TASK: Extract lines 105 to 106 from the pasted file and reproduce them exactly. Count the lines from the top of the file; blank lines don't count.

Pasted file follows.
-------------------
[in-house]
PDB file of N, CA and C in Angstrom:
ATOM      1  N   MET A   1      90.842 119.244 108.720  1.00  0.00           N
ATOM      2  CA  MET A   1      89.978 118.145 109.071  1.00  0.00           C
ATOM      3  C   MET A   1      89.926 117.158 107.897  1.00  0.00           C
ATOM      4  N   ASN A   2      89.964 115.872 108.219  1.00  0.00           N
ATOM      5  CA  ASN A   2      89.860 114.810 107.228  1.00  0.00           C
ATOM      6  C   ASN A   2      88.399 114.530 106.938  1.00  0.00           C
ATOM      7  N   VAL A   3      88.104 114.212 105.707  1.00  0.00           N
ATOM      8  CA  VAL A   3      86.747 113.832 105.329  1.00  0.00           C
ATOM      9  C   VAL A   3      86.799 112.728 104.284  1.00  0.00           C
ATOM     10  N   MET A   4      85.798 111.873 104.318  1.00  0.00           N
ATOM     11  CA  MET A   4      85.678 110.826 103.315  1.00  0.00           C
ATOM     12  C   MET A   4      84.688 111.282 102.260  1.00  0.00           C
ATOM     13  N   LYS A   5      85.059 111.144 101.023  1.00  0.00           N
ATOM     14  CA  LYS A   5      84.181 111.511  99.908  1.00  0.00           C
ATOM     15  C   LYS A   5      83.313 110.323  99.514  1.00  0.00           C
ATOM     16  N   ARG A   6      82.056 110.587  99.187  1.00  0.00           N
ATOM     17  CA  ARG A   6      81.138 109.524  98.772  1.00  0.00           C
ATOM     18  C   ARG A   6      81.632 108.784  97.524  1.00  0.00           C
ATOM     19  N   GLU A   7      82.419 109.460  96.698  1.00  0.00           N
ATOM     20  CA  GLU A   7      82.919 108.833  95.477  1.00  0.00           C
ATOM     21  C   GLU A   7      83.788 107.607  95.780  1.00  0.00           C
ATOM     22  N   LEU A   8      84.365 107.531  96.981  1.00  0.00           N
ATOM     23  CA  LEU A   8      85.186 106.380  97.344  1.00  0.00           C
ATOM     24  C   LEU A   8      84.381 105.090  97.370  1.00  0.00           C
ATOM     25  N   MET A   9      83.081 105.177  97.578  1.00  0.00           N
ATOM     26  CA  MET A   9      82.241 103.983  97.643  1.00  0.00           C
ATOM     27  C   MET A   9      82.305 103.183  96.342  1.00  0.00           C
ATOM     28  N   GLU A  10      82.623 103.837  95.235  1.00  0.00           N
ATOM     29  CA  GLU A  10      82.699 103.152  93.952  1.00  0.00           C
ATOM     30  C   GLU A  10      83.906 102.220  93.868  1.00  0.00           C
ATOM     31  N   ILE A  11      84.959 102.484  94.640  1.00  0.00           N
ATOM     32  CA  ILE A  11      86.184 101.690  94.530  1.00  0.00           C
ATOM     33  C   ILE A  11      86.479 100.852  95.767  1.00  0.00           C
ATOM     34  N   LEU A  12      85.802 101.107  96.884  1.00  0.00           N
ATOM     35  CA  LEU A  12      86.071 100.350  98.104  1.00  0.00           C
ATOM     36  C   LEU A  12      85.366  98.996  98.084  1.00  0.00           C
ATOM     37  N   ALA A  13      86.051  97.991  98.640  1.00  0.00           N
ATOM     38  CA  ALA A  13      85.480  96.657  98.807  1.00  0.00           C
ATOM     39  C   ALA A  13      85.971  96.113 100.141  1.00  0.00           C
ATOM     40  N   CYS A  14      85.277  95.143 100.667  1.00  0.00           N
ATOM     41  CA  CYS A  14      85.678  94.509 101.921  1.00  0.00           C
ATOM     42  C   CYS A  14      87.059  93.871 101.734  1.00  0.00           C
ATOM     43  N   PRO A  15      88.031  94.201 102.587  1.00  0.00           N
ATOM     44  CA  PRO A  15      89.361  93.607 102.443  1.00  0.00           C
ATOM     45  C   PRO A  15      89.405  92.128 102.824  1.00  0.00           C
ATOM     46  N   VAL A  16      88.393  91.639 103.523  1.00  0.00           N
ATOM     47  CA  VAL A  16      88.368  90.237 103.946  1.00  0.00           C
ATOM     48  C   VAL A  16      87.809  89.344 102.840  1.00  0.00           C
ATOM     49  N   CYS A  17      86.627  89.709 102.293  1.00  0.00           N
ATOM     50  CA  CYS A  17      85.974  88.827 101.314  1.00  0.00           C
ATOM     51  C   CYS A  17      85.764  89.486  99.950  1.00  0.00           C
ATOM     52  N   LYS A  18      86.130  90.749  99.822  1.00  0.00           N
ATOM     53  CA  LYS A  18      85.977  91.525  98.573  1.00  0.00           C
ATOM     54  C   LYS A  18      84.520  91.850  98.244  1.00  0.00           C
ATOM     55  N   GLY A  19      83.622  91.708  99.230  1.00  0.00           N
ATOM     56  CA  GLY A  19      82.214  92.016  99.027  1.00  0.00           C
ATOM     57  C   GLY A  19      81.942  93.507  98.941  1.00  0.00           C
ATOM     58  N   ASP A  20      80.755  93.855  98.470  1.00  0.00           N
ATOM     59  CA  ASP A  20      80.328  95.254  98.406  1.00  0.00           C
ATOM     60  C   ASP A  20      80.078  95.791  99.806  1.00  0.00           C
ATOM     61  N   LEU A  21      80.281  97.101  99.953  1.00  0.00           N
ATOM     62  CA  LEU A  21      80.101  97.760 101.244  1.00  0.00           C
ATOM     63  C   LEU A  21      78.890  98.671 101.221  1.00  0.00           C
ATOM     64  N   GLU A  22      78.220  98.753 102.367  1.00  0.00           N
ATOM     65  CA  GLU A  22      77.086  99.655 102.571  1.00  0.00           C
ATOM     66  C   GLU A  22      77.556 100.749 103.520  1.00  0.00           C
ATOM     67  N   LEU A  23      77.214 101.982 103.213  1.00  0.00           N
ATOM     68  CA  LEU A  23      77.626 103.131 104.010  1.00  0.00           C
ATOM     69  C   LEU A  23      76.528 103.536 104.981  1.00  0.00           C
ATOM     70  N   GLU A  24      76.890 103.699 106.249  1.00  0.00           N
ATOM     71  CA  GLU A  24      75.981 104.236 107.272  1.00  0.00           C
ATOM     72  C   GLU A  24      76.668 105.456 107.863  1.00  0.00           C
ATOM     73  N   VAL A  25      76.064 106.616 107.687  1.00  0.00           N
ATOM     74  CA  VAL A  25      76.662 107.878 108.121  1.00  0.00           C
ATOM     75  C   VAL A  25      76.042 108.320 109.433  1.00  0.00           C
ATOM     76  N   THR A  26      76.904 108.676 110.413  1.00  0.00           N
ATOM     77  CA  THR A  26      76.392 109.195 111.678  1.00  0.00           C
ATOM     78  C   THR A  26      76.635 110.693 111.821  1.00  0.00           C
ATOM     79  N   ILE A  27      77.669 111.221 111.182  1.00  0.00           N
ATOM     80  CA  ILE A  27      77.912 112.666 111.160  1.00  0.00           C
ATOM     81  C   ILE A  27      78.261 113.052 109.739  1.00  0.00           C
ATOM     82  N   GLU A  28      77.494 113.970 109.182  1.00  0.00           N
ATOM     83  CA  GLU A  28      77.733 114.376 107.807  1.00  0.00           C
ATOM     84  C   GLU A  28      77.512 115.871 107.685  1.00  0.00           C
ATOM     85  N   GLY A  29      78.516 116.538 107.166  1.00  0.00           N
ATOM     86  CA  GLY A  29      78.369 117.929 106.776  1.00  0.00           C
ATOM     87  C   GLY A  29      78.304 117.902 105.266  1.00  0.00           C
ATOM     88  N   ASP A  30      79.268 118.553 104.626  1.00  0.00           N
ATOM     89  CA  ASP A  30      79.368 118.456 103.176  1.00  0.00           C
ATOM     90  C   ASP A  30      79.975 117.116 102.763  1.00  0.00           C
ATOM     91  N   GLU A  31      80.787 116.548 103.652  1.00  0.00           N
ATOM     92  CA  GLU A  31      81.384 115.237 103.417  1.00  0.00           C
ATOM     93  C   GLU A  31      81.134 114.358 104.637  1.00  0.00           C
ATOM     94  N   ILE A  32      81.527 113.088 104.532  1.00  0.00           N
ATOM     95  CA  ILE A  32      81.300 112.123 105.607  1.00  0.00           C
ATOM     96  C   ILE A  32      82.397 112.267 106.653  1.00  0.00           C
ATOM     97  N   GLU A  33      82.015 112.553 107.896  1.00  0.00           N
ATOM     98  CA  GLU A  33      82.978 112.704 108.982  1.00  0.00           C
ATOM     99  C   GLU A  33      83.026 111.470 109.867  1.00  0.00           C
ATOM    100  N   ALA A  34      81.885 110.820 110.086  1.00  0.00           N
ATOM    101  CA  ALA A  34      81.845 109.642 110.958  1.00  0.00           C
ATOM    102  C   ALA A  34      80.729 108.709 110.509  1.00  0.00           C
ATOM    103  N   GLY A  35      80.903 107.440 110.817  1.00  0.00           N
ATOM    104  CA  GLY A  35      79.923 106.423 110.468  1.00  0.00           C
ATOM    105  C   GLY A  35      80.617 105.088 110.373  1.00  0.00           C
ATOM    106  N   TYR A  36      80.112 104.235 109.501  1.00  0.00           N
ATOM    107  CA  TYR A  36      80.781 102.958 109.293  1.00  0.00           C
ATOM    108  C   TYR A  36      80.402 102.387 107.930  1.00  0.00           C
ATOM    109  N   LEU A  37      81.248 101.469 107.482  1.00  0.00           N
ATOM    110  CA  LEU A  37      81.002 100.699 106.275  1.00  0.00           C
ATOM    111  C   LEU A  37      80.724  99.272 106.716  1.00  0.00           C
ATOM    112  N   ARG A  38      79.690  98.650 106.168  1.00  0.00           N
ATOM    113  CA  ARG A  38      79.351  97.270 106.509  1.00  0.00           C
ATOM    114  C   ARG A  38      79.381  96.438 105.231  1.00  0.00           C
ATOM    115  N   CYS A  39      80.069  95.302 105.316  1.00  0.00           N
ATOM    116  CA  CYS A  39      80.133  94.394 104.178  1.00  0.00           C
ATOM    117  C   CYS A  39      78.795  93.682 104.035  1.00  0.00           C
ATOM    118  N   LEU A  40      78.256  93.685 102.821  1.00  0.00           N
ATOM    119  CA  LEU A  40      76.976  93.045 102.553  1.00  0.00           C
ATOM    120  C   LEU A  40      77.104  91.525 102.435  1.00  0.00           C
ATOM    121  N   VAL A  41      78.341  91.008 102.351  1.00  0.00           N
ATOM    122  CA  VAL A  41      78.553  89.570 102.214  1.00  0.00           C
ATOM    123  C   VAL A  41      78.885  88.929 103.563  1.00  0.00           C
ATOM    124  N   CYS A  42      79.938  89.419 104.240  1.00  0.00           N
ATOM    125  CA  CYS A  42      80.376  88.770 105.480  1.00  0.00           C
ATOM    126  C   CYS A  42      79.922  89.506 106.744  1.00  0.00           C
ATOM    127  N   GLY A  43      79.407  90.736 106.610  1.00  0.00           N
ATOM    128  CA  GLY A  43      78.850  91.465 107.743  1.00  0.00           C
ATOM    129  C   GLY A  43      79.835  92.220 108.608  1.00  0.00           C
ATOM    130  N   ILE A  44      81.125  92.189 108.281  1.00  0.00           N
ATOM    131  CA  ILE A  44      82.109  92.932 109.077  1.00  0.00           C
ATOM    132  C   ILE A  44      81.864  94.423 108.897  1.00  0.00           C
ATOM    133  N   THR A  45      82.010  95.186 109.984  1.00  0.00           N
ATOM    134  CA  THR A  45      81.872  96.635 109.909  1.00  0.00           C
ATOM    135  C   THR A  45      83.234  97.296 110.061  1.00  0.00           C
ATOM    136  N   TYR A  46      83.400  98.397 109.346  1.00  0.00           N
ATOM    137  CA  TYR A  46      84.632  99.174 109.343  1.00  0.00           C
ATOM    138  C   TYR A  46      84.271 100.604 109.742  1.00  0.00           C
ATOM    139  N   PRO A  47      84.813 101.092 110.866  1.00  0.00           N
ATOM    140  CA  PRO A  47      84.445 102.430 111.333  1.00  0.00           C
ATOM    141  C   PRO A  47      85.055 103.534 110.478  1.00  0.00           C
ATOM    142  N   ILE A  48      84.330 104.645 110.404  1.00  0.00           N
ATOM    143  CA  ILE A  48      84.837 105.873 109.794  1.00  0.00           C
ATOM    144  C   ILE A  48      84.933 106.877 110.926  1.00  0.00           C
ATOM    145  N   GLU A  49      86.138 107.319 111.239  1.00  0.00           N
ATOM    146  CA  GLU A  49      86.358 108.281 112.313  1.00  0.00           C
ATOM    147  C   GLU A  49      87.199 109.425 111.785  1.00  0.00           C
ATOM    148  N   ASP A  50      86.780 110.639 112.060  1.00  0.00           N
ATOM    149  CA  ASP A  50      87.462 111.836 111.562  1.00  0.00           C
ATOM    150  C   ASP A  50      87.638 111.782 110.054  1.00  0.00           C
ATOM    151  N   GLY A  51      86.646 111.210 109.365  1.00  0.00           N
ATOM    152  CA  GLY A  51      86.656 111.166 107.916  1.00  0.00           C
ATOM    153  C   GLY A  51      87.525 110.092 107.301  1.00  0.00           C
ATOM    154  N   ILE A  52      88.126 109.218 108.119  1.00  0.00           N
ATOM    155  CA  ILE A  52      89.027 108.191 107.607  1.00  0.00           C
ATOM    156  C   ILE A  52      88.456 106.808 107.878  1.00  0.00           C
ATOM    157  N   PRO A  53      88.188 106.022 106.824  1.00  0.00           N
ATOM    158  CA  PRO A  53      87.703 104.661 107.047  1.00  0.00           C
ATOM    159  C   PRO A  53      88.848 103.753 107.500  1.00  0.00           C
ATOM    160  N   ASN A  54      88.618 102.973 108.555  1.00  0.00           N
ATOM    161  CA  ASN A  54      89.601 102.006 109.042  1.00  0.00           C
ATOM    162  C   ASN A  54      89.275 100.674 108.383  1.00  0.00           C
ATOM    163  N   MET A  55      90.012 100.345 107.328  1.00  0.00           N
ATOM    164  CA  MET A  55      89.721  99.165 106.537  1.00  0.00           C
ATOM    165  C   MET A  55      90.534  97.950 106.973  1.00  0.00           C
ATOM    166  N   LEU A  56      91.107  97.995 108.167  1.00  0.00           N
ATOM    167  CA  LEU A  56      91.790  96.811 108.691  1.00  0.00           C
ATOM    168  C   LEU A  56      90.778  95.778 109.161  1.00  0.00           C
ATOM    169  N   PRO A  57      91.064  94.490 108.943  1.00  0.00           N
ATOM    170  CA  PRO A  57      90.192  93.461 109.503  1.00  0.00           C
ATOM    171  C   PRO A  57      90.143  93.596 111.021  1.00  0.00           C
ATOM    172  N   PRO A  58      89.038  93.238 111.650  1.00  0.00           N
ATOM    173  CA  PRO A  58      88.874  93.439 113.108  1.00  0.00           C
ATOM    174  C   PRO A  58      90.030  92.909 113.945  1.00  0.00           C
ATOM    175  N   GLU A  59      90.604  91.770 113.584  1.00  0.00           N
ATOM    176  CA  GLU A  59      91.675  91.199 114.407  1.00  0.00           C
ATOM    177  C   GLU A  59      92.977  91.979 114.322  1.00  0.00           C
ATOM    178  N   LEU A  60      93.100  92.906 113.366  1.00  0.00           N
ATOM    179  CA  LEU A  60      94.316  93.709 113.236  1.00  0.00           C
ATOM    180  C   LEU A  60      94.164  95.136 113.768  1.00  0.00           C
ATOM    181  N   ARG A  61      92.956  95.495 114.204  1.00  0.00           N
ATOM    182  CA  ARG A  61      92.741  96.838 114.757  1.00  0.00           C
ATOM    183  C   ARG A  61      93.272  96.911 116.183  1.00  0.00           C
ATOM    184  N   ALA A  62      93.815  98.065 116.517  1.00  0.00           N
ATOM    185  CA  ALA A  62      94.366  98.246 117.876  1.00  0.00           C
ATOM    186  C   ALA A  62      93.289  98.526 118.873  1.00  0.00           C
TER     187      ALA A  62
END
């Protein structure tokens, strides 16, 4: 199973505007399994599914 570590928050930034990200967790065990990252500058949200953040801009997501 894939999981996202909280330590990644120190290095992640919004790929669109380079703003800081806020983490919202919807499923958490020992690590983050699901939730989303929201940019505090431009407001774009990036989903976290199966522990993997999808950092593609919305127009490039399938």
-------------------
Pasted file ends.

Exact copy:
ATOM    103  N   GLY A  35      80.903 107.440 110.817  1.00  0.00           N
ATOM    104  CA  GLY A  35      79.923 106.423 110.468  1.00  0.00           C